While many languages, such as Arabic and Hebrew, add specific accents to the letters or characters throughout their alphabet – the English alphabet has only two letters that include a diacritic dot. This a mark added to a letter that is meant to signal a change in either the sound or meaning of a character. What is the additional name of this curious dot that hovers over the ninth and tenth lowercase letters of the English alphabet, and how did it get there?

The small distinguishing mark you see over a lowercase /i/ and a lowercase /j/ is called a tittle – an interesting name that seems like a portmanteau (combination) of “tiny” and “little,” and refers to a small point or stroke in writing and printing. Generally, a diacritic dot such as a tittle is also referred to as a glyph. However, in regards to /i/ and /j/ – the removal of the mark is still likely to be read as /I/ or /J/; as such, these are not examples of a glyph.

Derived from the Latin word “titulus,” meaning “inscription, heading,” the tittle initially appeared in Latin manuscripts beginning in the 11th century as a way of individualizing the neighboring letters /i/ and /j/ in the thicket of handwriting. With the introduction of the Roman-style typeface in the late 1400’s, the original large mark was reduced to the small dot we use today.

Many alphabets use a tittle specifically in the case of the letter /i/. For example, the absence or presence of a tittle over the /i/ in the modern Turkish alphabet, also Latin-based, helps to differentiate two unique letters that represent distinct phonemes.

The inclusion of a tittle over the capital /I/ represents the “close front unrounded vowel” sound while the absence of a tittle over the lowercase /i/ represents a “close back unrounded vowel” sound.

The phrase “To a T” is believed to be derived from the word tittle and the following passage from Edward Hall’s Chronicles circa 1548:

“I then… began to dispute with my selfe, little considerynge that thus my earnest was turned euen to a tittyl not so good as, estamen.”

Now that you’ve satisfied your desire to know the source of that little dot, consider this: Why does the letter Q almost never appear without a U right next to it? Find your answer, here.

What other mysteries of the alphabet would like us to explore? Let us know.


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  1. jetsonpaul -  February 20, 2014 - 10:27 pm

    Seen this? FavoriteWords.com – Totally genius!

  2. ringing in ears hearing loss -  September 15, 2013 - 12:31 am

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  3. sudhir kumar -  September 5, 2013 - 8:20 am


  4. ravindra Paitl -  September 4, 2013 - 8:28 pm

    This is very interesting ……. Thanks for giving information like this…!!!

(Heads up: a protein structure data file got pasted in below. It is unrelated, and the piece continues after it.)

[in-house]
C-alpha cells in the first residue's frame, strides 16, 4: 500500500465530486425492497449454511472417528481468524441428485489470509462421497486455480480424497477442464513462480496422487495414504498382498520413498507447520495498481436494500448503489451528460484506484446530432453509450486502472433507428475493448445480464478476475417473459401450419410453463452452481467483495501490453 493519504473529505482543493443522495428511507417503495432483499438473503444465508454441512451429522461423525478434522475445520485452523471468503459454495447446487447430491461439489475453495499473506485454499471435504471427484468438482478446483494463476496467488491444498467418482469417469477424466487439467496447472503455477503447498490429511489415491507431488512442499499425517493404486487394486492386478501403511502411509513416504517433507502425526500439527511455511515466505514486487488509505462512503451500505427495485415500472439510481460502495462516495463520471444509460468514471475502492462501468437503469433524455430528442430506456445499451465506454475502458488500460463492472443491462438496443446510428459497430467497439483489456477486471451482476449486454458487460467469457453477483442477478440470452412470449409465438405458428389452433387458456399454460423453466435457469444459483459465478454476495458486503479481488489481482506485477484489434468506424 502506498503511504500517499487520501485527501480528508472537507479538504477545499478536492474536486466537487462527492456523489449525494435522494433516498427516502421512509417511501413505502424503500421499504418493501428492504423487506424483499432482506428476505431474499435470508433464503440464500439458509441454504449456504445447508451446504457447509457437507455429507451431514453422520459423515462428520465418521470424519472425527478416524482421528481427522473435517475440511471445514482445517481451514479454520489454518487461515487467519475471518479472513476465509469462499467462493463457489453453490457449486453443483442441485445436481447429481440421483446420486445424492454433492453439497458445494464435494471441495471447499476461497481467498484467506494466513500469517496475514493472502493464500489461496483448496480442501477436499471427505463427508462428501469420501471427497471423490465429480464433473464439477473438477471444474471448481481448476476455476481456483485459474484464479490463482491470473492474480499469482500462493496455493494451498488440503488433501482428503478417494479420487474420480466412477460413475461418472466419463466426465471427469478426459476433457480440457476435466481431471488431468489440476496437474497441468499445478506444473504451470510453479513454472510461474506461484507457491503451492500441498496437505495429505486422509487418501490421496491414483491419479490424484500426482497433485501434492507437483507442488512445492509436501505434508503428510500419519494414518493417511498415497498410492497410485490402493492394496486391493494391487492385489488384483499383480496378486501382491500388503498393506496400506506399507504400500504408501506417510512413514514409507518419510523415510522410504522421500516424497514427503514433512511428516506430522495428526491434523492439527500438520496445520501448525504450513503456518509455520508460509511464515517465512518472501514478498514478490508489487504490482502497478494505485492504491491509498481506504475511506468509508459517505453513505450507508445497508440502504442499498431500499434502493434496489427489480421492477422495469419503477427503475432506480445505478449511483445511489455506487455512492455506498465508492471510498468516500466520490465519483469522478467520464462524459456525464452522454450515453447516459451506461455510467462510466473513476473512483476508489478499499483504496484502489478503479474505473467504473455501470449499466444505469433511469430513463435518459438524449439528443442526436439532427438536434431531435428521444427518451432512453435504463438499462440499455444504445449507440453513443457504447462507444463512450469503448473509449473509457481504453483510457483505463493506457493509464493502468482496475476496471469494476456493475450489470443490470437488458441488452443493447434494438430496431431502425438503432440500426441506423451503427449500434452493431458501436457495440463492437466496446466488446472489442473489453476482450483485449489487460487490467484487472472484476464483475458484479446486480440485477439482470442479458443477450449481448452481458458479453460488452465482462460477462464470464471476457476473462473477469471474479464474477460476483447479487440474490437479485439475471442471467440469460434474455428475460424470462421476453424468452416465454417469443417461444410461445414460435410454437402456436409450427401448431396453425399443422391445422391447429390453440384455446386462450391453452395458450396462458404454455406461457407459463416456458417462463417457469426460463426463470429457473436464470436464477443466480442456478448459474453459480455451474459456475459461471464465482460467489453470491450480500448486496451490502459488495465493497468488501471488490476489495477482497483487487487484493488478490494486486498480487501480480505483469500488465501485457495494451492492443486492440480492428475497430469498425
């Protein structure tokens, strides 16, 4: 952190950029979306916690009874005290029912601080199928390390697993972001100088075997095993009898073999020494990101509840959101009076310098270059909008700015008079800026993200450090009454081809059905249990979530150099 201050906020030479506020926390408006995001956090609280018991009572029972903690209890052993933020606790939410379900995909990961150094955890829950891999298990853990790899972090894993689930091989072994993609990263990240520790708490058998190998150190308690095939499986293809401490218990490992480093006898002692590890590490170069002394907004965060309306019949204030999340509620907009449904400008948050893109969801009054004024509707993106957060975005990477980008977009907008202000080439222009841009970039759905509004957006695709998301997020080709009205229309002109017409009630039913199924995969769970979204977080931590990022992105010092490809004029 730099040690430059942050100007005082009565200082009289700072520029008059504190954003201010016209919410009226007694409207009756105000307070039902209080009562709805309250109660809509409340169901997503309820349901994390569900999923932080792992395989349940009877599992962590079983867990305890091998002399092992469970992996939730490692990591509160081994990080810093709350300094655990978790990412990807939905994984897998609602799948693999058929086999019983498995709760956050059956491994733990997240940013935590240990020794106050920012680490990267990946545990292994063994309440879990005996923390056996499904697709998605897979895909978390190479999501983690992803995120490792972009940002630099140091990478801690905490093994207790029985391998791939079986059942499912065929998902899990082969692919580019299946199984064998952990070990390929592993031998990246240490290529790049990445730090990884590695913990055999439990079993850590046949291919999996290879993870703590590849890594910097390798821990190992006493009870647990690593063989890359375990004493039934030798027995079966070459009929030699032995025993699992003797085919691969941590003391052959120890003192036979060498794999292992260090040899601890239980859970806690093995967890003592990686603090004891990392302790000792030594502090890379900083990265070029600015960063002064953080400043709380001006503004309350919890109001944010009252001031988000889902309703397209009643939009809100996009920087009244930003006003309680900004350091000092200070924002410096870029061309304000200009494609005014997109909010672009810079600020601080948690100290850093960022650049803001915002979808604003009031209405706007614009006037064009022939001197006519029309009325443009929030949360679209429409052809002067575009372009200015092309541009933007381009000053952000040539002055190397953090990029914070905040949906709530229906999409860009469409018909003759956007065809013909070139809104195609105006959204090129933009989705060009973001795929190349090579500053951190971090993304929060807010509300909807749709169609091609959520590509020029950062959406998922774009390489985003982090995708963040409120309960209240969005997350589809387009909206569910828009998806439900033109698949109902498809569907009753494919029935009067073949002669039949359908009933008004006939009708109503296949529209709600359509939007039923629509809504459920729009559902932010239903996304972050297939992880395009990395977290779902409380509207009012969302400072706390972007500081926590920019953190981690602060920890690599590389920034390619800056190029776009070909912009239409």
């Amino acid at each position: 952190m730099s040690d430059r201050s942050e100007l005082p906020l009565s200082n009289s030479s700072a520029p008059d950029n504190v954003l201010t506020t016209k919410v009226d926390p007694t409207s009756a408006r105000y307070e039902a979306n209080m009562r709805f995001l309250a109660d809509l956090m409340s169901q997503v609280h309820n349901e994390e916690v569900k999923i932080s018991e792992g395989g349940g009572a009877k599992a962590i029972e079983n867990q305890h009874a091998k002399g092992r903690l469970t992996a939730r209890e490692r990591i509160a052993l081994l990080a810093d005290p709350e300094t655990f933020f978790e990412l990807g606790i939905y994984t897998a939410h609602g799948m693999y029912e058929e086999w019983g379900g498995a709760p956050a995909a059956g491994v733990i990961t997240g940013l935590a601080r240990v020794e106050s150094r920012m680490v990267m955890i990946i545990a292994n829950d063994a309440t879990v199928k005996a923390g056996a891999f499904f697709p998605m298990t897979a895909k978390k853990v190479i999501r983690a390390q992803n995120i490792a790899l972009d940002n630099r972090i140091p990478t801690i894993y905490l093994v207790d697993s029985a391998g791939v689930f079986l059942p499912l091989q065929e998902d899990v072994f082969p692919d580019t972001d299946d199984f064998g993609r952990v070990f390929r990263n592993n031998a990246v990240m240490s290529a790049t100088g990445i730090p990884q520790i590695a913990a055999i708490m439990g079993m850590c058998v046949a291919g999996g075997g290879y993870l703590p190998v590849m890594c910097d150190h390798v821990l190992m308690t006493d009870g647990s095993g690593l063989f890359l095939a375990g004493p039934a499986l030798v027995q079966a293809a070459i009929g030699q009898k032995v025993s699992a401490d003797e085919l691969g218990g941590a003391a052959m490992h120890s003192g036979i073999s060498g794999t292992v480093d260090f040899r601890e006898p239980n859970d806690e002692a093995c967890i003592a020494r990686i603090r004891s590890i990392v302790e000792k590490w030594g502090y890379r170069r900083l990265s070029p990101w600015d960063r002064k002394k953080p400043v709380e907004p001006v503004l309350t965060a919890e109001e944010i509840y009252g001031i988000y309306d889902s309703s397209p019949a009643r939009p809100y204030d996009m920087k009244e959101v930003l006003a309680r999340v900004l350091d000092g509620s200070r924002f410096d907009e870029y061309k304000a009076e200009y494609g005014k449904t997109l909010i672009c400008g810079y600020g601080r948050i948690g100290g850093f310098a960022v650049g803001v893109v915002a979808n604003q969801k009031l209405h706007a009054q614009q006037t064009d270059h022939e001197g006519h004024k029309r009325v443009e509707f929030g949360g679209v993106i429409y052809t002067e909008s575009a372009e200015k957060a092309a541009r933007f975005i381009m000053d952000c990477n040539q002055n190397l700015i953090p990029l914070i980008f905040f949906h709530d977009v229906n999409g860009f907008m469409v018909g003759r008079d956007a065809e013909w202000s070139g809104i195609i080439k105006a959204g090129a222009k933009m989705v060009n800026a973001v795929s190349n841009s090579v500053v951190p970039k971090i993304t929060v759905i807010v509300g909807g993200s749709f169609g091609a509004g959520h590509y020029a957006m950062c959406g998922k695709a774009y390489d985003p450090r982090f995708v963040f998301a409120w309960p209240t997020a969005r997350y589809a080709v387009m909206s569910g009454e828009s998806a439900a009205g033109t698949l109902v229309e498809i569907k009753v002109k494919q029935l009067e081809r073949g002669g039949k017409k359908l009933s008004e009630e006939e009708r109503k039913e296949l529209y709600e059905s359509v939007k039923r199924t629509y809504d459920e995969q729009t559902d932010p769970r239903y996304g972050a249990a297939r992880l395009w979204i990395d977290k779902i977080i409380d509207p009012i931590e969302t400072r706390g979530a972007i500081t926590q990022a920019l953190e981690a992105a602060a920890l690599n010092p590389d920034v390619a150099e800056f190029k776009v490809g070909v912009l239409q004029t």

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  6. Fun Facts: Tittle! | The Pond -  December 4, 2012 - 1:52 am

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  7. VIVIAN -  June 26, 2012 - 4:05 am


  8. VIVIAN -  June 26, 2012 - 4:03 am


  9. UFC 147 live -  June 18, 2012 - 2:02 am

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  10. Brian -  February 1, 2012 - 6:27 am

    Cyberquill could not think of a word with a triple tittle, how about Beijing.

  11. MADHAV RAMIREDDY -  January 1, 2012 - 1:55 am


  12. Valérie -  April 10, 2011 - 9:01 am

    While this article helps me understand /i/ and /j/ typographically, I wonder about their differentiated pronunciation–especially with dramatic shifts from French and English to the “jota” of Spanish and its absence in Italian…

    Many thanks!

  13. Squay -  April 9, 2011 - 2:06 am

    Most interesting. I love little tidbits like this.

    Visited all of the links provided. Interesting about portemanteau (French for “to carry” + “sleeveless cloak”) and its association with Lewis Carrol’s Jabberwocky. “Squay” is a portemanteau for “squared away”, a nickname I was given from fellow Marines while in Paris.

    I, already, have difficulty getting away from my computer due to Wikipedia’s links. Now, I can get lost in Dictionary.com’s links as well. Jeesh!

  14. Pinki -  April 8, 2011 - 9:21 pm

    Cool, I’ve never thought of those little dots and stuff! :)

  15. Dawn -  April 8, 2011 - 6:09 pm

    This is soo informative, thanks for telling this

  16. anon-i -  March 9, 2011 - 1:00 am

    Still don’t get it. Must be needing sleep, after 48 hours of work.
    Anyone care to add “in other words” to summarize this tldr article?

  17. Pamela -  March 8, 2011 - 8:04 pm

    So, let me ask this question, then? If, after talking about the importance of the tittle on the “i” and how it serves to differentiate the “l” from the “i,” why are so many posters not capitalizing the “i” when necessary? Writing in all lower case letters is as egregious as using all capitals (which is screaming on the Internet). I would have hoped that here at a grammar site, I would have seen “I like this…,” rather than “i like this.” And, an occasional apostrophe — used correctly! — would also be nice to see; for a change.

  18. I'M KEWL YOUR NOT -  March 8, 2011 - 7:30 pm


  19. emily -  March 8, 2011 - 7:28 pm

    nice okkkkkk um i’ll keep that in mind……………

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